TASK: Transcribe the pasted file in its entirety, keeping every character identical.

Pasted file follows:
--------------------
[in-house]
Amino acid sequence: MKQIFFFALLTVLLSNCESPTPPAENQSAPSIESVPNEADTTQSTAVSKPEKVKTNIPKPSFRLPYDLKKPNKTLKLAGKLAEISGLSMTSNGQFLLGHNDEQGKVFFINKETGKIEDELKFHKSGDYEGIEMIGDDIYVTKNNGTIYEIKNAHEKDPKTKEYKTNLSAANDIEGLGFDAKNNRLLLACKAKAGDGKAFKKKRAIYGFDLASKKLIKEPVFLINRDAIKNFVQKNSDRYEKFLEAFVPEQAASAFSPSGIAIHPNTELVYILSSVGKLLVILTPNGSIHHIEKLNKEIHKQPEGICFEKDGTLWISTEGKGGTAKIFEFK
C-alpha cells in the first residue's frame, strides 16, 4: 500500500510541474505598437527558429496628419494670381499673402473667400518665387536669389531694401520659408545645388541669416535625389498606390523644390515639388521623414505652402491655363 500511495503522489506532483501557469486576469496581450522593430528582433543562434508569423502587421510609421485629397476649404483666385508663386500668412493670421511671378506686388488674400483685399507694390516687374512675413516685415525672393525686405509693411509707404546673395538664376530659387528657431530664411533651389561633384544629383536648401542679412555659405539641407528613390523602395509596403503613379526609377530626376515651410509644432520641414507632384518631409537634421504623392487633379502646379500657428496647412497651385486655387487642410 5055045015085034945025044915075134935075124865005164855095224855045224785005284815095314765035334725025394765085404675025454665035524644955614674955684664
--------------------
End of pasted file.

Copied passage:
[in-house]
Amino acid sequence: MKQIFFFALLTVLLSNCESPTPPAENQSAPSIESVPNEADTTQSTAVSKPEKVKTNIPKPSFRLPYDLKKPNKTLKLAGKLAEISGLSMTSNGQFLLGHNDEQGKVFFINKETGKIEDELKFHKSGDYEGIEMIGDDIYVTKNNGTIYEIKNAHEKDPKTKEYKTNLSAANDIEGLGFDAKNNRLLLACKAKAGDGKAFKKKRAIYGFDLASKKLIKEPVFLINRDAIKNFVQKNSDRYEKFLEAFVPEQAASAFSPSGIAIHPNTELVYILSSVGKLLVILTPNGSIHHIEKLNKEIHKQPEGICFEKDGTLWISTEGKGGTAKIFEFK
C-alpha cells in the first residue's frame, strides 16, 4: 500500500510541474505598437527558429496628419494670381499673402473667400518665387536669389531694401520659408545645388541669416535625389498606390523644390515639388521623414505652402491655363 500511495503522489506532483501557469486576469496581450522593430528582433543562434508569423502587421510609421485629397476649404483666385508663386500668412493670421511671378506686388488674400483685399507694390516687374512675413516685415525672393525686405509693411509707404546673395538664376530659387528657431530664411533651389561633384544629383536648401542679412555659405539641407528613390523602395509596403503613379526609377530626376515651410509644432520641414507632384518631409537634421504623392487633379502646379500657428496647412497651385486655387487642410 5055045015085034945025044915075134935075124865005164855095224855045224785005284815095314765035334725025394765085404675025454665035524644955614674955684664